Between all of our innocence organizations, we’ve released almost 2,000 people. Strong cases of innocence using DNA. But we don’t have that power that a governor has. In a lot of our cases, we’ve run out of options. We’ve run out of procedures.
I was thinking about clemency one night. I thought, “We have all these cases. Why don’t we just petition Jerry Brown to grant clemency?” We sat down our staff and identified 12 compelling cases. Black people, white people, Mexican people, men, women, from all cross sections of our communities in California. All with one common thing. They were all strong cases of innocence. We wrote clemency petitions for them.
But then I thought, “How are we going to get the governor’s attention?” The 165,000 inmates in California also write these clemency petitions. I came up with this crazy-stupid idea that I would walk those clemency petitions from my office a few blocks from here to the governor’s office in Sacramento. That’s what I did.
The lawyers in my office that I thought would talk me out of it, instead said, “Great idea, Boss. You should do that.” Two of them even volunteered to go with me, Alissa Bjerkhoel and Mike Semanchik. We started walking. We did rallies. We went to high schools and colleges, and talked. Family members came out for our clients and people we got out of prison, like Brian Banks, who at that point, was playing in the NFL. He flew back from the Atlanta Falcons training camp to walk with us.
We had people we’d gotten out, their families and friends. There were all kinds of people along the way, cheering us on and keeping us going. It’s a long walk. Just going through Camp Pendleton is a long walk. At first, you think 15 miles a day, but it was hot. People said, “I can walk 15 miles.” Try doing it the next day and the next day, for 712 miles.
We were able to visit some of our clients in prison along the way. We got to visit Guy Miles in San Quentin, who is imprisoned even though 10 witnesses said he was in Las Vegas at the time this armed robbery happened in Orange County. Even though the three guys have come forward and admitted that they committed that crime, he’s still in prison. We ate the same food every day so we didn’t get sick and took lots of pills, and pushed each other along all those miles. We discovered there’s no legal way to walk across California up the coast, so we were on train tracks and the 101. That wasn’t always well received by some people in law enforcement.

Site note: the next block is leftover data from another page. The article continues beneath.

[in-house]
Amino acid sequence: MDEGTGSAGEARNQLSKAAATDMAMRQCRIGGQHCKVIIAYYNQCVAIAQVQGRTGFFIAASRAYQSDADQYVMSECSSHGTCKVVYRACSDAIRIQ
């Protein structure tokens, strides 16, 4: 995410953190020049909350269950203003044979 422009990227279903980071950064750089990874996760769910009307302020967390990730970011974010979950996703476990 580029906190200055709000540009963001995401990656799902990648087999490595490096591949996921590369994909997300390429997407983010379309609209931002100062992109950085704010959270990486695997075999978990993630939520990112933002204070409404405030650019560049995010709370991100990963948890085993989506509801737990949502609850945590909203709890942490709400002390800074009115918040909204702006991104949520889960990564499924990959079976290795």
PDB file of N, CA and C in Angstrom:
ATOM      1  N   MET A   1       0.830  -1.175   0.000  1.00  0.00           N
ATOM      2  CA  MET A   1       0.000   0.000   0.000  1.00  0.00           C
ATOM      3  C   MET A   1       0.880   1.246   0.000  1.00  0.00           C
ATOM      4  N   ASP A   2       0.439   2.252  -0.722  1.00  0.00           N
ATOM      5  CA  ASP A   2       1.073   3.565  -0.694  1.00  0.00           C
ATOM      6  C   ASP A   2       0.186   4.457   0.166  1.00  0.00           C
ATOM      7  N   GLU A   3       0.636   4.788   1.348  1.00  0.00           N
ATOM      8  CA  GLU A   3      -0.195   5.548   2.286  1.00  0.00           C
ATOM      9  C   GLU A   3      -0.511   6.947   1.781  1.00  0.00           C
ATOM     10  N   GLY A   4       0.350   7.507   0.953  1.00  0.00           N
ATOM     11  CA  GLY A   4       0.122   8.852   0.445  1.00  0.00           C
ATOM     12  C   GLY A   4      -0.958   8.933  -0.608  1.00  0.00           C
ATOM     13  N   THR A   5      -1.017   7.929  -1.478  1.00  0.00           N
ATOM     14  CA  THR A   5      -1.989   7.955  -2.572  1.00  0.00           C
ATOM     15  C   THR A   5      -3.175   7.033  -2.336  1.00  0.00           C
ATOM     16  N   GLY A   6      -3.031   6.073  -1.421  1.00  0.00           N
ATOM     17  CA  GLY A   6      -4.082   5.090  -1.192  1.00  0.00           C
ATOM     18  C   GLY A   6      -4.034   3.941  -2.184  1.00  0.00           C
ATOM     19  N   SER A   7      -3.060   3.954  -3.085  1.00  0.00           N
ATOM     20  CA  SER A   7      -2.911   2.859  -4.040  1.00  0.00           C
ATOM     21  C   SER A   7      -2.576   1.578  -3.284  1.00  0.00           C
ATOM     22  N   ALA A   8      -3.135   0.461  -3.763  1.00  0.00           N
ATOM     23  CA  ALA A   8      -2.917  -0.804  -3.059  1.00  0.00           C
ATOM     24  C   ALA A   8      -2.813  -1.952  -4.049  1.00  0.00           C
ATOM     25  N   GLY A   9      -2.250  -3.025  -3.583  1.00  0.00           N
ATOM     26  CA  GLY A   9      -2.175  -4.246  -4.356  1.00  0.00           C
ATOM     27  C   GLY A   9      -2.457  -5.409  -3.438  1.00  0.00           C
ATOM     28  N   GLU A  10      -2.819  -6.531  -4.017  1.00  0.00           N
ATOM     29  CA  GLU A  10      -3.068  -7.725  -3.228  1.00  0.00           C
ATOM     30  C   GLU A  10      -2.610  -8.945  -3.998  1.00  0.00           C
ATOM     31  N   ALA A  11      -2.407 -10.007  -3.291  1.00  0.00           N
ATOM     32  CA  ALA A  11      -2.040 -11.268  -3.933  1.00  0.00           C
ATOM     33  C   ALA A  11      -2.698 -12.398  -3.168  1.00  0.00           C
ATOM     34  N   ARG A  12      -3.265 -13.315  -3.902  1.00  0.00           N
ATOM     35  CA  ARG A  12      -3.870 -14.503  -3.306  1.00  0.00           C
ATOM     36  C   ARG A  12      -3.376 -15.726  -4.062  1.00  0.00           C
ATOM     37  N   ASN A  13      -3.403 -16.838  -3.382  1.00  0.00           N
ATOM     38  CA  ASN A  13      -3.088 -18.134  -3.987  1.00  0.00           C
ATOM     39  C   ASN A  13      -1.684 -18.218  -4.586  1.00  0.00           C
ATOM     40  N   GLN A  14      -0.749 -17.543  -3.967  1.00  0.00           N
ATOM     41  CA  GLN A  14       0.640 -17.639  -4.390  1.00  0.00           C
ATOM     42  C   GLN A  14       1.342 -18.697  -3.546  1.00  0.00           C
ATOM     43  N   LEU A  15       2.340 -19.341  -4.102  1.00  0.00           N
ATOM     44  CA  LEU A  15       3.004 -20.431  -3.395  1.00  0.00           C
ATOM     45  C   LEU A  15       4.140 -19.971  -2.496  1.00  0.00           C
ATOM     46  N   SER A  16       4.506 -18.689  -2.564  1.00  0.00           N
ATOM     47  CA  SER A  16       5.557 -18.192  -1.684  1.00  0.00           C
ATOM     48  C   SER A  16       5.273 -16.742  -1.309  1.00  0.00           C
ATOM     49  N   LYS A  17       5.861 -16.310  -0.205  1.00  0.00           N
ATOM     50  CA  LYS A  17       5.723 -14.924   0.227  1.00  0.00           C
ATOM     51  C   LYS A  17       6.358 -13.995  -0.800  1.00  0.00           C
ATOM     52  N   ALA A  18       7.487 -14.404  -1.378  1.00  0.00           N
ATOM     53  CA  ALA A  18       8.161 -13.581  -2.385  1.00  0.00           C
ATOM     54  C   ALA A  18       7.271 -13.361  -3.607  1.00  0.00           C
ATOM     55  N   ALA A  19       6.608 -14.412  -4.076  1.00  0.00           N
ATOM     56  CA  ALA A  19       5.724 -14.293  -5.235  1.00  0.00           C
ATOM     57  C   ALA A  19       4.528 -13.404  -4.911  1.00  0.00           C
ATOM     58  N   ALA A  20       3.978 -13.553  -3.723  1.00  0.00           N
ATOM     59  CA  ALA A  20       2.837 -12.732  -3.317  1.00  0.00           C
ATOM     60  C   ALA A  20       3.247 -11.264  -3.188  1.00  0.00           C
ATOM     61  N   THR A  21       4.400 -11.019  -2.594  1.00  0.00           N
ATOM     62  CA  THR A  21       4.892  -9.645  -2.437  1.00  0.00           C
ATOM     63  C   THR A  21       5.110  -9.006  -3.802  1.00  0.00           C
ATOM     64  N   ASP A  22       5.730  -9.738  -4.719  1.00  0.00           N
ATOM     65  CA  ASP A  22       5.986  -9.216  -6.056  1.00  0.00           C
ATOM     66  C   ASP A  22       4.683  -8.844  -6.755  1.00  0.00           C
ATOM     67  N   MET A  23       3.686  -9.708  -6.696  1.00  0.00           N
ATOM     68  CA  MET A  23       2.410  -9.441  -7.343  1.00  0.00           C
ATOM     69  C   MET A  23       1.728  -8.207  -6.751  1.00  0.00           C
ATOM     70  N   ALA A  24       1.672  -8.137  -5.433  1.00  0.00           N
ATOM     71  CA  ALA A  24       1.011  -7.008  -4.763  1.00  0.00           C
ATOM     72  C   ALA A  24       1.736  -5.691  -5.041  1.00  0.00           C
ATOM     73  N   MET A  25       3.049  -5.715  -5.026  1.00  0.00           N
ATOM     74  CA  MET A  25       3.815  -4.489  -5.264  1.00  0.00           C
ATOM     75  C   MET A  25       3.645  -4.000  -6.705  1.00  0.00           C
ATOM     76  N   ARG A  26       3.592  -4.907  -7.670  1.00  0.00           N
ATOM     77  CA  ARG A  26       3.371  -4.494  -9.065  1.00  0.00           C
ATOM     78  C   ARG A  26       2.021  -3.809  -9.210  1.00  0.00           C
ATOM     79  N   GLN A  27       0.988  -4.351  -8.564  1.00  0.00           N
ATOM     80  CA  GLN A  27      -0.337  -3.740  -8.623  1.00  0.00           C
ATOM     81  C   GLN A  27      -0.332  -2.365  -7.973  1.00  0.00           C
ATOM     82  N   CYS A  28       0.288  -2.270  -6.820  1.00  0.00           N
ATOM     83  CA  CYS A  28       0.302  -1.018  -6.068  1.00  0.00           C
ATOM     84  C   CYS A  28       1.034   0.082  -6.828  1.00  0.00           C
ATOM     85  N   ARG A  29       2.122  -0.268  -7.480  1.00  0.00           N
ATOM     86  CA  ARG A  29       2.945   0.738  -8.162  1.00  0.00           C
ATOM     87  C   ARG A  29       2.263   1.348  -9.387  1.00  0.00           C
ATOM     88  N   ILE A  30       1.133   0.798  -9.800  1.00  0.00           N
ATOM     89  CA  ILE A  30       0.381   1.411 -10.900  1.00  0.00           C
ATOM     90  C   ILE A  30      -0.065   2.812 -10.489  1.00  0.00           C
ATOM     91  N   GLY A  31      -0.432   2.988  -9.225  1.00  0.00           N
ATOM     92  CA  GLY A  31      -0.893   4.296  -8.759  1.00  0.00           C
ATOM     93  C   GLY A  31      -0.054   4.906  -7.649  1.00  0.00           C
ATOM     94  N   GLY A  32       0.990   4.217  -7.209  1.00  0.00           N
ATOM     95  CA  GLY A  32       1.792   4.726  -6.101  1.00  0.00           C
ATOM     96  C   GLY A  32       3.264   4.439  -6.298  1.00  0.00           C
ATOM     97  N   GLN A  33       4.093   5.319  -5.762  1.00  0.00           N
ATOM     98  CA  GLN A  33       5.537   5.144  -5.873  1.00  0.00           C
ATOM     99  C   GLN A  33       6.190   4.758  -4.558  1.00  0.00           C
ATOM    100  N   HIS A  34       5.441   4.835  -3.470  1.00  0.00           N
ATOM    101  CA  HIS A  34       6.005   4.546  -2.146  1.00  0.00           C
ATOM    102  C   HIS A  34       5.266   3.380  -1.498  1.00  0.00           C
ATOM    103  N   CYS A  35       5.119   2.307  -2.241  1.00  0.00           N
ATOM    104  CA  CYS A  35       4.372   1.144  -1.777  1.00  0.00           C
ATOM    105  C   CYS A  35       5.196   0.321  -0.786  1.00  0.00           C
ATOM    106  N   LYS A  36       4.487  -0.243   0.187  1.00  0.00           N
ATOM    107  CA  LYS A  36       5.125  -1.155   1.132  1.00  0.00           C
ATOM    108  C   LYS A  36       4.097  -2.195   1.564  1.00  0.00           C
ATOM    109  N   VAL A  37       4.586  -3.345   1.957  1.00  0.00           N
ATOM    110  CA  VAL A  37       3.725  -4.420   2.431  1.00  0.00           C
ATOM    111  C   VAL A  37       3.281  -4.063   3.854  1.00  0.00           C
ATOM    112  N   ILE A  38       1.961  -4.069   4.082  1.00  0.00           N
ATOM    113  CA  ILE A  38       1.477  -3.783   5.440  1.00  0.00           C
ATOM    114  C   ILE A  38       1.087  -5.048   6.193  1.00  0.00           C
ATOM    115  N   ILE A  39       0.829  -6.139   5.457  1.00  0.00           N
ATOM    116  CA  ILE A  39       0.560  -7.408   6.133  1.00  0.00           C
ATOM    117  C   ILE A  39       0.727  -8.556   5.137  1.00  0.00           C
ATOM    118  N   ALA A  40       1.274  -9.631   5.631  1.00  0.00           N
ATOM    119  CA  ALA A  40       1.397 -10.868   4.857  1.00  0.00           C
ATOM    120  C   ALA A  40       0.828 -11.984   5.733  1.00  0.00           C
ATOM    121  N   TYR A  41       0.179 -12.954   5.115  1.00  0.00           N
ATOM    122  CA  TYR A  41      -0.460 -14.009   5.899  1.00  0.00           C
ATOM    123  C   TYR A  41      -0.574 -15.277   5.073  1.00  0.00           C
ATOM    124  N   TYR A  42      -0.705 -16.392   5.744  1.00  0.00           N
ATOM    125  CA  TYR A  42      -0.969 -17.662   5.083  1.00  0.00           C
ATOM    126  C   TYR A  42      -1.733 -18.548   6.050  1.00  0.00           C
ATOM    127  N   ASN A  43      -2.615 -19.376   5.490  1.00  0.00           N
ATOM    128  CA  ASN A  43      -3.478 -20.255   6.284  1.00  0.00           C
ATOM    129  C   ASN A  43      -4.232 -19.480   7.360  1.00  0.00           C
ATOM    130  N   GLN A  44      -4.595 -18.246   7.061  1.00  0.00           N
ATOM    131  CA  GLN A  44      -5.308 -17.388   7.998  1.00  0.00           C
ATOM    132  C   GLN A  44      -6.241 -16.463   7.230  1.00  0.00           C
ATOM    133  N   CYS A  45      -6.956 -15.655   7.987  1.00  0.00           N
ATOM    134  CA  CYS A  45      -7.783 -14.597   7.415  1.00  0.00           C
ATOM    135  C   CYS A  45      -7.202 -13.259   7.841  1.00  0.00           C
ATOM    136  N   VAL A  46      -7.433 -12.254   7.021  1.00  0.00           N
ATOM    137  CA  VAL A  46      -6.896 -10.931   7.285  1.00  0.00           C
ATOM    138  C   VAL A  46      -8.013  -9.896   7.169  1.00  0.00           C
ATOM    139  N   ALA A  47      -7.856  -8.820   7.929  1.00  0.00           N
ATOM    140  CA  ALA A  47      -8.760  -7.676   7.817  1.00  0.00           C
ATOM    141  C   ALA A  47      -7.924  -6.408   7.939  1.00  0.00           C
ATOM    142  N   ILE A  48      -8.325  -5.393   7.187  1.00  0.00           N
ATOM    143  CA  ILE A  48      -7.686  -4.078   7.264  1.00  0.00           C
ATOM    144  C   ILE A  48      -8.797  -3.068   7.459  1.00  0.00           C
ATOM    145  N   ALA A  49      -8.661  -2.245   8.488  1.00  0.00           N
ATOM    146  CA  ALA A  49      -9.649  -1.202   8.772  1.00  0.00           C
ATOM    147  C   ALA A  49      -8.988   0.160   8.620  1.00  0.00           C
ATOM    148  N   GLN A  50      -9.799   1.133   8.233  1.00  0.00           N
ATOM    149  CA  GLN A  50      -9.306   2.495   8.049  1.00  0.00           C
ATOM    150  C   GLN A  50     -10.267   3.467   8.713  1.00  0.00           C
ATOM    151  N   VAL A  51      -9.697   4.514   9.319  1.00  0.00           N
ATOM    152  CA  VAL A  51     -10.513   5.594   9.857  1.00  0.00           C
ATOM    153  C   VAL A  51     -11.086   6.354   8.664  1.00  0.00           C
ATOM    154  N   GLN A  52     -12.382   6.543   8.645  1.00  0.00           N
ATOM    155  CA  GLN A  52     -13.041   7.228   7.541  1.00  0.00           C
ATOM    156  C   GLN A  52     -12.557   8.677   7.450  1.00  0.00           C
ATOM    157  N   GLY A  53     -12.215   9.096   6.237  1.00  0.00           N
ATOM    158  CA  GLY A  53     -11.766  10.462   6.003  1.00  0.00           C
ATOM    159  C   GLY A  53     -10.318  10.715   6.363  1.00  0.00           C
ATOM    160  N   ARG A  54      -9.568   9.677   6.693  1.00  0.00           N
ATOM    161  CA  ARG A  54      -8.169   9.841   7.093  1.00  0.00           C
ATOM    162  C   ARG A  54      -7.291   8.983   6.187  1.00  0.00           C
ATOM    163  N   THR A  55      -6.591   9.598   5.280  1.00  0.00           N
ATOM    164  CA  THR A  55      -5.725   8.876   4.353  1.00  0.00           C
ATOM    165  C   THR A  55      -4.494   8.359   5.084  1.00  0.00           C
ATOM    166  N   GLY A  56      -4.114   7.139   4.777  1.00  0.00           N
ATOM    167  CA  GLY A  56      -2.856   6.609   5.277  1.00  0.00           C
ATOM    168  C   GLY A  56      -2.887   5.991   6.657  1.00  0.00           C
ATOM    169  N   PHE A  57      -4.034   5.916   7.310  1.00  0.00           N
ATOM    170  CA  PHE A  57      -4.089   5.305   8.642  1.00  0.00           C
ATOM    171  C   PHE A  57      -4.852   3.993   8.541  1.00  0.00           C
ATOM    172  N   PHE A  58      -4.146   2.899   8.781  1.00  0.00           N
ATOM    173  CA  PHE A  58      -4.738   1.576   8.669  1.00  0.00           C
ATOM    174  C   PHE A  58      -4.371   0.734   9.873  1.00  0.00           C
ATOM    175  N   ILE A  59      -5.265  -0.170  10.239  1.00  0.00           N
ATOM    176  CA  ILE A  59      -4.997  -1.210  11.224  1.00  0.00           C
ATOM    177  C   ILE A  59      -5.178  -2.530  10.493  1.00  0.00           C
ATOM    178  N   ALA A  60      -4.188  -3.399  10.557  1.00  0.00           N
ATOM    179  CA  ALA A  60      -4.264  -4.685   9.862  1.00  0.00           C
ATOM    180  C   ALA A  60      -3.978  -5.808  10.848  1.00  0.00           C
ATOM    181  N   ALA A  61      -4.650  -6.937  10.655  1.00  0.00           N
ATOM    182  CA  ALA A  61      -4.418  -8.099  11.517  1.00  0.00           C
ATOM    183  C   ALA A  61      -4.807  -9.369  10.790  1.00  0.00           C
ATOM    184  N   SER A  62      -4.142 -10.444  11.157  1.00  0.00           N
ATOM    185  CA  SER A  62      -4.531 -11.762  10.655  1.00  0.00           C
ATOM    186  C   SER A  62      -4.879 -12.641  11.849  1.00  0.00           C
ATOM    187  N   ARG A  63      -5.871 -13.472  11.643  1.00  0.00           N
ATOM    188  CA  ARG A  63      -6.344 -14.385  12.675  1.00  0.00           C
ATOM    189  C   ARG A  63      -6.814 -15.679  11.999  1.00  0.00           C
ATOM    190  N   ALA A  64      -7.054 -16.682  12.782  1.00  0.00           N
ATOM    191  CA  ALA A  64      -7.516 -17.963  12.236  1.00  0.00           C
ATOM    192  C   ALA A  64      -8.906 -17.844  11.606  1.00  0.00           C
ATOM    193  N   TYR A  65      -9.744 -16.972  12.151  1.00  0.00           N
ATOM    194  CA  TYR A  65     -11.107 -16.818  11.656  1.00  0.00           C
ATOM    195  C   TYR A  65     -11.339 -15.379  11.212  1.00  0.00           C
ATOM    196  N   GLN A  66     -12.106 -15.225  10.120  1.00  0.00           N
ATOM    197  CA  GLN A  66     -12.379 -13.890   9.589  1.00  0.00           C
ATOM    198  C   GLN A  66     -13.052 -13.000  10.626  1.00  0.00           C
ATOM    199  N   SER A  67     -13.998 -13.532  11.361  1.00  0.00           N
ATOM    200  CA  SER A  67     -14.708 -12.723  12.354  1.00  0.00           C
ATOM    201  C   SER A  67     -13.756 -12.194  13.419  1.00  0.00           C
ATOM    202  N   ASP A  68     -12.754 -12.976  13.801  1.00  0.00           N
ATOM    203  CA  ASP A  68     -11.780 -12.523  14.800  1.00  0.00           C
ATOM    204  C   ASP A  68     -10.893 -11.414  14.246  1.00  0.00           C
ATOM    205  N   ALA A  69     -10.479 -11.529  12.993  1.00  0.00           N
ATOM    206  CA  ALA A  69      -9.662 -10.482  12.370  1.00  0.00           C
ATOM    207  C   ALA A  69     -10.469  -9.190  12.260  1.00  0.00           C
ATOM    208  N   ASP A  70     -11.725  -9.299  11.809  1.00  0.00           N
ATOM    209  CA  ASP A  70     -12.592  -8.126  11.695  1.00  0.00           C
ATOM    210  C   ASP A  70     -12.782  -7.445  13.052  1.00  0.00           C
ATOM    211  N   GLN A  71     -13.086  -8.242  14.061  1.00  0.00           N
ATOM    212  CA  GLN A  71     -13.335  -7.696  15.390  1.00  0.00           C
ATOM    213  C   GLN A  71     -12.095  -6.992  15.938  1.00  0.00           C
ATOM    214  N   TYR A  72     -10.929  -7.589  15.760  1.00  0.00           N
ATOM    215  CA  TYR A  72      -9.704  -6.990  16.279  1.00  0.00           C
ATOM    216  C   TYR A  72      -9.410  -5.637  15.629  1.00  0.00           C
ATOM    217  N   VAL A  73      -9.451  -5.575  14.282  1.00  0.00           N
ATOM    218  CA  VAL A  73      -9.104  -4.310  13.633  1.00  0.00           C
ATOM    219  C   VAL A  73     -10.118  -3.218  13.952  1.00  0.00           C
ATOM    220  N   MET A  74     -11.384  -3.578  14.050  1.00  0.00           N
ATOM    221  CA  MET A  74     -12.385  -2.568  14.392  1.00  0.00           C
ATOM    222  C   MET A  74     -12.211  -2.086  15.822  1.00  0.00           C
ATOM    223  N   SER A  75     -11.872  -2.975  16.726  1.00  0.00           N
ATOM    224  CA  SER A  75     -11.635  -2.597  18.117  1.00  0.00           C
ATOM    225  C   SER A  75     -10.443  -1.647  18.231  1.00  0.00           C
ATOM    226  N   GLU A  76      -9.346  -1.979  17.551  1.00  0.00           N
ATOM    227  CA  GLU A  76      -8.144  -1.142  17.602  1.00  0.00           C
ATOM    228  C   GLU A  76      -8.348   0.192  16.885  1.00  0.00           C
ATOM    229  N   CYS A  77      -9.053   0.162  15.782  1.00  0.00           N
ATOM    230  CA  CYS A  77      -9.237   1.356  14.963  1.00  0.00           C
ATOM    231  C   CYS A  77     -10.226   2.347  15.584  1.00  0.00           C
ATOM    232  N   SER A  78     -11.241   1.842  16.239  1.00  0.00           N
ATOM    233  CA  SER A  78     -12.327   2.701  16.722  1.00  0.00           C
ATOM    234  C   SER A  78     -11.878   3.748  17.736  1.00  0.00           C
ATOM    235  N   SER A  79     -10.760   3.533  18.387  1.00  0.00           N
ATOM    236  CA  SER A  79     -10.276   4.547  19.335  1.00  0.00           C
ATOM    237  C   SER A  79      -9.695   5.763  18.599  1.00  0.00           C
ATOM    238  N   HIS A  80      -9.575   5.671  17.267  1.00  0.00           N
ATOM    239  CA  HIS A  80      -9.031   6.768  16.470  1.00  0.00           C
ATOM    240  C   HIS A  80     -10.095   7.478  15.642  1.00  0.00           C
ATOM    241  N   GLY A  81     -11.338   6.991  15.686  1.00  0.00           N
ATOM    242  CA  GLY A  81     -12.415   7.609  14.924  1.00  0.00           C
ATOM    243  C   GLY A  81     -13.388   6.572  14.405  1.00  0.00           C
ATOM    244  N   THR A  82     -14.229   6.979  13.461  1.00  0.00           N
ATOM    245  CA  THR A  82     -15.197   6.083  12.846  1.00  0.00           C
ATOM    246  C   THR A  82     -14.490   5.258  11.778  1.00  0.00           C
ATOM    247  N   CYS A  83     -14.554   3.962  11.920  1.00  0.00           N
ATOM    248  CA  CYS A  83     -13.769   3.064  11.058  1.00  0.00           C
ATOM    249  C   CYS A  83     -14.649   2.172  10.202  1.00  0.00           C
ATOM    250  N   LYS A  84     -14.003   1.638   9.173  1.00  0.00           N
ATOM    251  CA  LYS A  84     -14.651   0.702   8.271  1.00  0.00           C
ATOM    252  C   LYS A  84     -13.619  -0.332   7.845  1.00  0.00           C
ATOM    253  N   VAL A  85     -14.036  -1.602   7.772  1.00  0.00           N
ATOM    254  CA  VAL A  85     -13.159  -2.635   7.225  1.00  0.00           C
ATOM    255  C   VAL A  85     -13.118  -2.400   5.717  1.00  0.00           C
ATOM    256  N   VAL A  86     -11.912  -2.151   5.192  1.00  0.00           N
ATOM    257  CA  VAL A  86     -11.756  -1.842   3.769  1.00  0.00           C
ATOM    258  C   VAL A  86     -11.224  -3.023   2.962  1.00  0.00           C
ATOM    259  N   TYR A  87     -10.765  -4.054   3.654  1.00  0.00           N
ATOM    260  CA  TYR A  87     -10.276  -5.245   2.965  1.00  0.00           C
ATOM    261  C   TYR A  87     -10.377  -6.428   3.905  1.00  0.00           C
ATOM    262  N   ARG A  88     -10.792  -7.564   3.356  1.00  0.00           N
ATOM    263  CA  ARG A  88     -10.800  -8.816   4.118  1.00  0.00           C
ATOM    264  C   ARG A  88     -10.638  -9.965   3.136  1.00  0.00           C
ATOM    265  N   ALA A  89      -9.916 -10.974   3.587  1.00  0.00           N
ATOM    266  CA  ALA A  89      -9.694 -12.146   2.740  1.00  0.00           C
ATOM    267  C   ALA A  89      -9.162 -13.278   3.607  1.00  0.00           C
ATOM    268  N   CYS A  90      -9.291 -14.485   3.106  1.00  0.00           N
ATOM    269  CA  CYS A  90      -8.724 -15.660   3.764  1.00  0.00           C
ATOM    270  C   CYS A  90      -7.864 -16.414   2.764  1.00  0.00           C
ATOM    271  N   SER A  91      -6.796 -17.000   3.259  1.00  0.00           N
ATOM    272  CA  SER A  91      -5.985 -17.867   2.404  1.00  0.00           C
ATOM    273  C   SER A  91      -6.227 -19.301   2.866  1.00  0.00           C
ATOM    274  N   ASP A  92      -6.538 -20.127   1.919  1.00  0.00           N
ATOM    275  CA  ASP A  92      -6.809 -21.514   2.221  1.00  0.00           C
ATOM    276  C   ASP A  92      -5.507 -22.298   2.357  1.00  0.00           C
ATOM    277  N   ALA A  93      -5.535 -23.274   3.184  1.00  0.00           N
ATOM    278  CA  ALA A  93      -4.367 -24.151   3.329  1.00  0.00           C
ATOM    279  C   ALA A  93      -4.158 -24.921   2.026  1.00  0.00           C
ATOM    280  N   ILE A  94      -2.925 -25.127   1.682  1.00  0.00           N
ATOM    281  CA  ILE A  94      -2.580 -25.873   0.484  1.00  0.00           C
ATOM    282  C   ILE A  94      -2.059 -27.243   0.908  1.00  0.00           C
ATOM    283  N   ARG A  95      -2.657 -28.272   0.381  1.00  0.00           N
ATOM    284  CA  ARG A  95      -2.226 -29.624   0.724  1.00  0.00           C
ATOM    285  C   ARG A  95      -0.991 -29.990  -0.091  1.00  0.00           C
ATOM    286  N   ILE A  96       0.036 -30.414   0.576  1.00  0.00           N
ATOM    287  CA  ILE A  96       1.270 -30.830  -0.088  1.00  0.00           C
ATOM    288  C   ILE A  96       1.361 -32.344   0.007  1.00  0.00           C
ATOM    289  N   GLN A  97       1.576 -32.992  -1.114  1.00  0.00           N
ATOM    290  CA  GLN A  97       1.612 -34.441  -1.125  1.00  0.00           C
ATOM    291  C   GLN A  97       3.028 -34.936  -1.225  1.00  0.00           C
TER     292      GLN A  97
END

To give you a little flavor of it, here’s what mile 450 looked like. “It’s windy out here coming across this plain. It’s beautiful but it is windy. We’ve been fighting this wind for about an hour. I’m getting tired of it. Come on. It’s time for the wind to stop. Stop.” It wasn’t all fun.
When you drive Big Sur, you don’t realize how up and down it goes. It’s big. We finally got there. We had about 150 people when we got there. It was like Forrest Gump. We walk into Sacramento. The governor agreed to have his staff meet with us, a meeting I tried to get for a year. Finally, the media attention got us a meeting. We presented these cases.
We plead to them, “These are 12 innocent people. They really need to be released. You really need to look at these cases.” And nothing happened. This was three years ago that we showed up at his office. Every single morning since then, as soon as I open my eyes, I pick up my cell phone and I tweet, “Jerry Brown, please review the California 12 petitions. Please release my clients.”
But we didn’t do nothing and just wait. We kept fighting for their freedom. We released Bill Richards, who spent 23 years in prison for a murder he didn’t commit. We released Kim Long, who came home one day and found her boyfriend beaten to death. We got her out of prison after eight years for a murder she didn’t commit. We released Allen Gimenez, who spent 24 years for a murder he didn’t commit.
We released Mike Hanline after 36 years in prison for a murder he didn’t commit. That woman in the picture standing next to him waited 36 years to come home. That was his wife, who waited all that time. All four of these people had compelling cases of innocence that, finally, the courts recognized. The other eight are exactly the same.
I ask you to join me in this fight. It is something you can do today. You can follow me on Twitter and Facebook. We have 800 and some days left in Jerry Brown’s tenure to get this message to him. If anyone should be granted clemency, why are we not first looking at the innocent people? We know innocent people are in prison. We know it’s been documented. Why not look at those cases?
I want to finish by asking each one of you to close your eyes for a minute. Think back in your life to a time when you were accused of something you didn’t do. Think about how that feels. Now imagine getting arrested for that. Now imagine going to trial for that.
Imagine all of your family’s resources being expended on that trial. Imagine everyone in your community believing you’re guilty of that crime. Now imagine going to prison and waking up every day in that cell, knowing that you’re innocent and shouldn’t be there. It’s a surrealistic nightmare that no one should go through. Thank you all for your time.